So what does all this mean? Since about 238,000 ballots have been cast so far, that’s about 13.3% of all active registered voters. That also means we’ve probably at least 15% of this year’s total turnout. Under the scenario I describe above, we’re about 19.5% of the way to the 1.22 million Nevada voter turnout model that fits neatly into the 150 million total U.S. voter turnout model. 

Let’s play a little game. I promise this will help in explaining why Biden still has the upper hand here in Nevada. 
Donald Trump
Photo by Andrew Davey

For now, let’s stick with the hypothetical 1.22 million total Nevada voter turnout for this election. Once we factor in likely third party (including “None of These Candidates”) votes, let’s say Donald Trump needs to hit at least 48% in order to win. Under this scenario, Trump’s “win number” is right around 586,000 votes, or 74,000 more than he got four years ago. 

For now, let’s assume that Nevada Nonpartisans behave more like how recent Nevada polls have suggested self-identifying independent voters are doing, as in close to break even, as opposed to certain reputable national polls showing independents breaking more towards Joe Biden. If we give Trump all the Republicans and just over 40% of the Nonpartisans who’ve voted so far, he’s only around 38.5% of the overall vote so far while Biden’s sitting just over 57% (since we’re also giving Biden just over 40% of Nonpartisans along with all the Democrats). 

Photo by Andrew Davey

Under this scenario, Trump needs about 495,000 more of his voters to turn out to feel more confident about winning Nevada, which would mean Trump winning at least 50.5% of the remaining votes. While that’s certainly not impossible at this early stage, this right here shows why Biden is already in a prime position to win. In contrast, Biden only needs to win at least 45.8% of the remaining votes to reach our hypothetical 586,000 “win number”.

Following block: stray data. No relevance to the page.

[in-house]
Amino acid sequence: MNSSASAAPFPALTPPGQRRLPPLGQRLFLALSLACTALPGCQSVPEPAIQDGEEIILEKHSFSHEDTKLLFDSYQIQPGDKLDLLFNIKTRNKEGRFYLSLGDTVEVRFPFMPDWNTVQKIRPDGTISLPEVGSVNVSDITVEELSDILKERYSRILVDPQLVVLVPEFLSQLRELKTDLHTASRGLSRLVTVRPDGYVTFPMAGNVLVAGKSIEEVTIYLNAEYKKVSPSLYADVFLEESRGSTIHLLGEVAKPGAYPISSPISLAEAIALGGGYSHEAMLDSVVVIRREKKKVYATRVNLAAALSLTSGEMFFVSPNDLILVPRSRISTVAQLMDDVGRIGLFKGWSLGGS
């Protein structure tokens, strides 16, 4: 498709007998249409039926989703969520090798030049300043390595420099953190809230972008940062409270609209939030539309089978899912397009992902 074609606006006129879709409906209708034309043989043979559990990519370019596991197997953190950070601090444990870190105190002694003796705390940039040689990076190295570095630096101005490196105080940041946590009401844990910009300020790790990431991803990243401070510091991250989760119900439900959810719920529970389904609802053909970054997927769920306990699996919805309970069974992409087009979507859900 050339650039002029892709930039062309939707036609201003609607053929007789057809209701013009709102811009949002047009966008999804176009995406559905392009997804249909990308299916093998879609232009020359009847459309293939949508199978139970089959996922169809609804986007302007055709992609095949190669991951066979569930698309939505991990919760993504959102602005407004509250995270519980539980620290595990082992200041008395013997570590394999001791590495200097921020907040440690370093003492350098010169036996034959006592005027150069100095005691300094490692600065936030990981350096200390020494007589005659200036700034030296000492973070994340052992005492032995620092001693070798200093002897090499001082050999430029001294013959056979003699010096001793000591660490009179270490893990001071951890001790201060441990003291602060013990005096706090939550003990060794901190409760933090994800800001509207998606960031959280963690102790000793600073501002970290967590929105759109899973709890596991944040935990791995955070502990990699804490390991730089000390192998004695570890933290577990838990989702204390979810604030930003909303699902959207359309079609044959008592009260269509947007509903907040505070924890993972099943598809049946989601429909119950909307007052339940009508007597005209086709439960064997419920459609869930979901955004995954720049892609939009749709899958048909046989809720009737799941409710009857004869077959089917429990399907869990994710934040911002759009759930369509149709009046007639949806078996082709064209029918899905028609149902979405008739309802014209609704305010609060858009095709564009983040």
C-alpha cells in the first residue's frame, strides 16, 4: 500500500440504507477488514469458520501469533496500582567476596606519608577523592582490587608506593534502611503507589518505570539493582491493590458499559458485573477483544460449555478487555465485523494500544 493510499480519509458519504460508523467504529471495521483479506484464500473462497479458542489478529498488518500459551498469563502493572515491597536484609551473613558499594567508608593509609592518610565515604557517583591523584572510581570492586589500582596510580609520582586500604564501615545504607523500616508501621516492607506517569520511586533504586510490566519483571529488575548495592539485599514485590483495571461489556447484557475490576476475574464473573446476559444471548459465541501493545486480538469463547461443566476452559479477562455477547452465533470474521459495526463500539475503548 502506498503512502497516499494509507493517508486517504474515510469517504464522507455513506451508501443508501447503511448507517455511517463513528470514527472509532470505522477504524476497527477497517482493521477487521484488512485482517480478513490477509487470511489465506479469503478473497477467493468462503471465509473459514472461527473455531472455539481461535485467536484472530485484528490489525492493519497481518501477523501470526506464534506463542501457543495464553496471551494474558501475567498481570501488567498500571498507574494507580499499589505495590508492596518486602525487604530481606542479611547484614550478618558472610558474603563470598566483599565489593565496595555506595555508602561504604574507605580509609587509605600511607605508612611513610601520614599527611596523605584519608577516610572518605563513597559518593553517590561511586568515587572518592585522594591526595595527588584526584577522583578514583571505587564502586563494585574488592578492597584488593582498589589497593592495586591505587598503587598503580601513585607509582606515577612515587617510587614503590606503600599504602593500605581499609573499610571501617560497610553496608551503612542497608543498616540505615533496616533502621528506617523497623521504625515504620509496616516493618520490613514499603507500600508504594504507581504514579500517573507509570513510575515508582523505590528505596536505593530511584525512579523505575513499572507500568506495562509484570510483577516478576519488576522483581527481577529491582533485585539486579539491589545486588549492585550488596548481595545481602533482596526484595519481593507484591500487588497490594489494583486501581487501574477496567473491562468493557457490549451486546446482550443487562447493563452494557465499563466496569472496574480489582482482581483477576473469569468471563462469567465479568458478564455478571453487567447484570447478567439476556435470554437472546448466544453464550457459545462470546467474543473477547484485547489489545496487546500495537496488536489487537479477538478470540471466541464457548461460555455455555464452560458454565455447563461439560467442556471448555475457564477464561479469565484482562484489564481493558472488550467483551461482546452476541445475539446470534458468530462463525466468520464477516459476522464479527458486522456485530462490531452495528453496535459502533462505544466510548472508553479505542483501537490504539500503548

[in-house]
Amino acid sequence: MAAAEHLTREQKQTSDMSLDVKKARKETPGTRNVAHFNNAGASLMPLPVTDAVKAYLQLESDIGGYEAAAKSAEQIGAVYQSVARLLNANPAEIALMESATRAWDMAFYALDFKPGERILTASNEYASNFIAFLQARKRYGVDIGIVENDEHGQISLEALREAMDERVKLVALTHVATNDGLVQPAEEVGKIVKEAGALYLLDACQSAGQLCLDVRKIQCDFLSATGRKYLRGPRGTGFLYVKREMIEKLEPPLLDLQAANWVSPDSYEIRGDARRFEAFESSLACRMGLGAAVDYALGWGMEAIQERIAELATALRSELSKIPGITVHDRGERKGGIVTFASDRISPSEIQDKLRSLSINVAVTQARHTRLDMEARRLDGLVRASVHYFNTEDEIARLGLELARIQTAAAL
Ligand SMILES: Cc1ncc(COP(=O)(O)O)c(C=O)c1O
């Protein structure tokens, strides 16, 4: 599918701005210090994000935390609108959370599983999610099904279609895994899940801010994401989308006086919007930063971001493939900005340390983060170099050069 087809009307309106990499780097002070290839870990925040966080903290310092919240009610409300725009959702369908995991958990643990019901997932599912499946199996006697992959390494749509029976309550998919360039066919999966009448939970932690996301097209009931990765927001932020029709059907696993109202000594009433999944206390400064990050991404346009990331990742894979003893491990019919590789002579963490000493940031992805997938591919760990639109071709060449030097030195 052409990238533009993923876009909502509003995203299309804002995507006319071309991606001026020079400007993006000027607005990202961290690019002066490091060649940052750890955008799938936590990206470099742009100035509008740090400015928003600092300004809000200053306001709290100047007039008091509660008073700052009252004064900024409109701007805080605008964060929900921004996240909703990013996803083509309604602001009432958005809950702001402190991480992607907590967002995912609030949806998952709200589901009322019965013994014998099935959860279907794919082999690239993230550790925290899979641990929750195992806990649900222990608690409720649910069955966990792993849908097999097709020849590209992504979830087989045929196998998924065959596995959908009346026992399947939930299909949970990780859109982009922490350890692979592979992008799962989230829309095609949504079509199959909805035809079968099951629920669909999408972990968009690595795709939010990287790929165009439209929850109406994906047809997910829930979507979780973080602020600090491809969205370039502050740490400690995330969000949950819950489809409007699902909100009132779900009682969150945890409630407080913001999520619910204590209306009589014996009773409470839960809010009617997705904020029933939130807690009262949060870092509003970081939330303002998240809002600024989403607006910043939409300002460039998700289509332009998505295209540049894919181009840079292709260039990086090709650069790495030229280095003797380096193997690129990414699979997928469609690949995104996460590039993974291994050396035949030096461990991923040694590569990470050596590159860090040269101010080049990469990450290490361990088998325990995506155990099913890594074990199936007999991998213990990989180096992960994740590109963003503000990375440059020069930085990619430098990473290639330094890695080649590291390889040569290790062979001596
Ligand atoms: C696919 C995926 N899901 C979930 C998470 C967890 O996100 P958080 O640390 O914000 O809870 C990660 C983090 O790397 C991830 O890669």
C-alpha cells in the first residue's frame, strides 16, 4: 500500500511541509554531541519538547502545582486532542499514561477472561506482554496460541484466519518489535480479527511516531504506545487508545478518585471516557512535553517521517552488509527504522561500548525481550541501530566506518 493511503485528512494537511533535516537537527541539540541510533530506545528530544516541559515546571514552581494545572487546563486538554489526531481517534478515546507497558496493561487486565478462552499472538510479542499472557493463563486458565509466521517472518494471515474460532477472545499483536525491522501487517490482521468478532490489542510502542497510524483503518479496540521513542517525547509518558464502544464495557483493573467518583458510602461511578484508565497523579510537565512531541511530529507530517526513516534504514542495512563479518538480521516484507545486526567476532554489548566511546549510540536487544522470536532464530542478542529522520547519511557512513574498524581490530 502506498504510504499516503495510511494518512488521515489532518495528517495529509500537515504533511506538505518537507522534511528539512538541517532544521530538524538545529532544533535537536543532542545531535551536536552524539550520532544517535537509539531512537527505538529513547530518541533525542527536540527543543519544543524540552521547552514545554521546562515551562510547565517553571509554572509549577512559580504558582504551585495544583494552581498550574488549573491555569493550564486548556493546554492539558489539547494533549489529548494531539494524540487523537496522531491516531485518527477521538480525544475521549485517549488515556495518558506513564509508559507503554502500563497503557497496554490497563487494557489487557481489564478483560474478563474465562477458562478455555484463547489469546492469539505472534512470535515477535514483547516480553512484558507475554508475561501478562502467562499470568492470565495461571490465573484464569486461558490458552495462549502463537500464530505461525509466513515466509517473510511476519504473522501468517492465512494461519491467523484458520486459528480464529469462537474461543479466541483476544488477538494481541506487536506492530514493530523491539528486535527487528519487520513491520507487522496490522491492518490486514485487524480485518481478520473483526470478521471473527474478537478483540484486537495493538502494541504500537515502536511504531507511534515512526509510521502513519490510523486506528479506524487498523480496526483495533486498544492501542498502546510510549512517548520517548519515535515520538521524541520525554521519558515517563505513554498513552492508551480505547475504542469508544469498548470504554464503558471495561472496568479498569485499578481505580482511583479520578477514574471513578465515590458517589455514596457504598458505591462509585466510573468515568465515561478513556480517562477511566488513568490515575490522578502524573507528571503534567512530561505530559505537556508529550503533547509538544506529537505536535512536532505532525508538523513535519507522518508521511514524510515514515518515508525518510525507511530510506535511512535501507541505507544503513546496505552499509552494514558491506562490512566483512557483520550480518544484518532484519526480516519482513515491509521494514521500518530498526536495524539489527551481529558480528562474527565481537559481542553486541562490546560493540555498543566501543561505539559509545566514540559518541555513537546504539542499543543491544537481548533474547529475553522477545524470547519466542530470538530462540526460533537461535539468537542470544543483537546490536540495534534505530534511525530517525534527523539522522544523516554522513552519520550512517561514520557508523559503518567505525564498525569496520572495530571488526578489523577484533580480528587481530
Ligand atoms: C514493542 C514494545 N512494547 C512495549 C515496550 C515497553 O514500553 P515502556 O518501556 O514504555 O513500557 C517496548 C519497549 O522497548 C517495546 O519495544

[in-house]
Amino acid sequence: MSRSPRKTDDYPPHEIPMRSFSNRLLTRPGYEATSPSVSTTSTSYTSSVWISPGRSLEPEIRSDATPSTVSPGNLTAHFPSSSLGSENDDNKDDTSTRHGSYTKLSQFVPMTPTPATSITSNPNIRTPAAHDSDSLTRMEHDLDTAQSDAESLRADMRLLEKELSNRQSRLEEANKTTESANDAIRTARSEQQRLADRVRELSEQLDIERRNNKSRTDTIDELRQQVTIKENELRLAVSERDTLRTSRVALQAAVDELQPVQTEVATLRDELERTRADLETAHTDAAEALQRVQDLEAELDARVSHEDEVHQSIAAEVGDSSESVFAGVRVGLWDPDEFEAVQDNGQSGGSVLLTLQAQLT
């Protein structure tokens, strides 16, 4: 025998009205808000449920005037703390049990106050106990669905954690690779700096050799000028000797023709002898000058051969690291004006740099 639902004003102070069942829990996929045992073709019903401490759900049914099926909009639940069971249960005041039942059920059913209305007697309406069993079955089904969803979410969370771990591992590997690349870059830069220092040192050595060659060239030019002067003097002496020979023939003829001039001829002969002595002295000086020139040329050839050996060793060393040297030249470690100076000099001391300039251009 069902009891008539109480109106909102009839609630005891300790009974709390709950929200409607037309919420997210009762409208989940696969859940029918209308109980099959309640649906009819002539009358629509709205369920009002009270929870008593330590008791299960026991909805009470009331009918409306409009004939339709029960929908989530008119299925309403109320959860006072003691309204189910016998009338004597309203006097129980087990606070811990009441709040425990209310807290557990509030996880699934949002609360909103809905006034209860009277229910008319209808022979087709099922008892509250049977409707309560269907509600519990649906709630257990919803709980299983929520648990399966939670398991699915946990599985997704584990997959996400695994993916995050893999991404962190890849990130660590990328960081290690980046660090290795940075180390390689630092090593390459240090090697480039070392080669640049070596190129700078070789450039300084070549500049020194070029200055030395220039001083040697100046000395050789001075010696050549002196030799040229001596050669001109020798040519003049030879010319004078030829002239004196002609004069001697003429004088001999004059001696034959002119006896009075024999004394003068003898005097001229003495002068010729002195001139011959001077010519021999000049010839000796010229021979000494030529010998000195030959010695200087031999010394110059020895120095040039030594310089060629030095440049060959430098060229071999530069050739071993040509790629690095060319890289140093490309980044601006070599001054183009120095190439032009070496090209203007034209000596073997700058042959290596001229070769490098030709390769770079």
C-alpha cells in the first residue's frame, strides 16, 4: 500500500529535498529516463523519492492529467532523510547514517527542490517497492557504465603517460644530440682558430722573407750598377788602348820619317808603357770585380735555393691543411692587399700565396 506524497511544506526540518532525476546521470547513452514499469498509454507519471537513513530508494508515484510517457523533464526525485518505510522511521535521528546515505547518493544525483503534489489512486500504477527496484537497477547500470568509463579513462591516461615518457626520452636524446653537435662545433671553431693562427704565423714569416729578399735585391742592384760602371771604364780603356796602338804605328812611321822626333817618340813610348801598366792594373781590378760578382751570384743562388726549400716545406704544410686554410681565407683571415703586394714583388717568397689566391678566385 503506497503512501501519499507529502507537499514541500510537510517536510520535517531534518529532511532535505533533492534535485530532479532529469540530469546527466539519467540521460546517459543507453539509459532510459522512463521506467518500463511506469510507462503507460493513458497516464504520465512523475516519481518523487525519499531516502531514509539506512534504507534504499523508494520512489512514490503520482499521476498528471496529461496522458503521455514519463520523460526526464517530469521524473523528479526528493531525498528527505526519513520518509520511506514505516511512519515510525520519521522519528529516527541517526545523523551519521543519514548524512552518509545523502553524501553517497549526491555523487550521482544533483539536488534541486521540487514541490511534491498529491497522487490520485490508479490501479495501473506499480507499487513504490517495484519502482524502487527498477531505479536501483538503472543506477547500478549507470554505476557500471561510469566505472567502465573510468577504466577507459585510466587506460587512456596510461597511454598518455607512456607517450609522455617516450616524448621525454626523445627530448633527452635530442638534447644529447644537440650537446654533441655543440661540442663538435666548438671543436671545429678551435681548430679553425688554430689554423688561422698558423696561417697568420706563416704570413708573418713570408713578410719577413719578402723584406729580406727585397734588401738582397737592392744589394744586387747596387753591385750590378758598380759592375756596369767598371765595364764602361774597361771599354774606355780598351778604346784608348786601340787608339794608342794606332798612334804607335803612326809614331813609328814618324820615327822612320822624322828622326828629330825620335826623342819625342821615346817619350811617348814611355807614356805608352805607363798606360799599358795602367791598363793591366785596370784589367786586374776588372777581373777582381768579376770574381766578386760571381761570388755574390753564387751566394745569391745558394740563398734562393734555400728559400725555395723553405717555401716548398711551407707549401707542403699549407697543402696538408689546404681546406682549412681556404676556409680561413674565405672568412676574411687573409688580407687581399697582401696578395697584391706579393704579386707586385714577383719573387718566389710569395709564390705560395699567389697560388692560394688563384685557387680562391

Though it’s possible Trump ultimately performs better among Nonpartisans and/or wins a big chunk of Democratic crossover votes, everything we’ve seen from state and national polls suggests it’s more likely that Biden at least breaks even among Nonpartisans and wins at least slightly more Republican crossover votes than Democrats crossing over for Trump. 

The TL/DR version: It’s still early. Republicans still have time to make up lost ground. But right now, Democrats are in the driver’s seat.
Photo by Andrew Davey

Once more, please keep in mind that we’re still in the early stages of early voting. We only have two days of in-person voting data and about one week of VBM returns to examine. Things certainly can and will change. Though Clark County’s early vote center schedule looks different from past cycles, I’m still cautioning everyone not to flip out over day-to-day fluctuations that are largely determined by where the temporary vote centers (which also serve as secure ballot drop-off sites) move. (In contrast, Washoe County only has a select list of permanent ballot drop off sites and in-person vote centers.)

In the days ahead, we’ll zoom into more district-level data to see how the down-ballot races are shaping up. Suffice to say, Democrats currently have such big leads in Clark and Washoe Counties that it’s easy to assume we’re in for a far bigger “Blue Wave” than 2018. Though I seriously doubt such high percentage advantages last, we will check in again later this week to see how the raw vote numbers are changing and whether Republicans are turning out enough for in-person early voting to counteract Democrats’ huge VBM leads.

For more information on how to vote this year, check out the Nevada Secretary of State’s comprehensive site explaining our various options this year. If you’re already registered to vote at your current address and you voted in 2018, you will probably be mailed a ballot soon (if you haven’t received it already) thanks to AB 4 becoming state law in August. Once you receive your ballot, you can either mail it in or turn it in at a secure drop-off site. If you still need to register for the first time or update your registration, you can either register to vote online now or at a local voting site when in-person voting begins. And for more information on how to vote this fall, NBC News and The Washington Post have great resource guides to keep on deck.

Print Friendly, PDF & Email

About Author

Comment here

This site uses Akismet to reduce spam. Learn how your comment data is processed.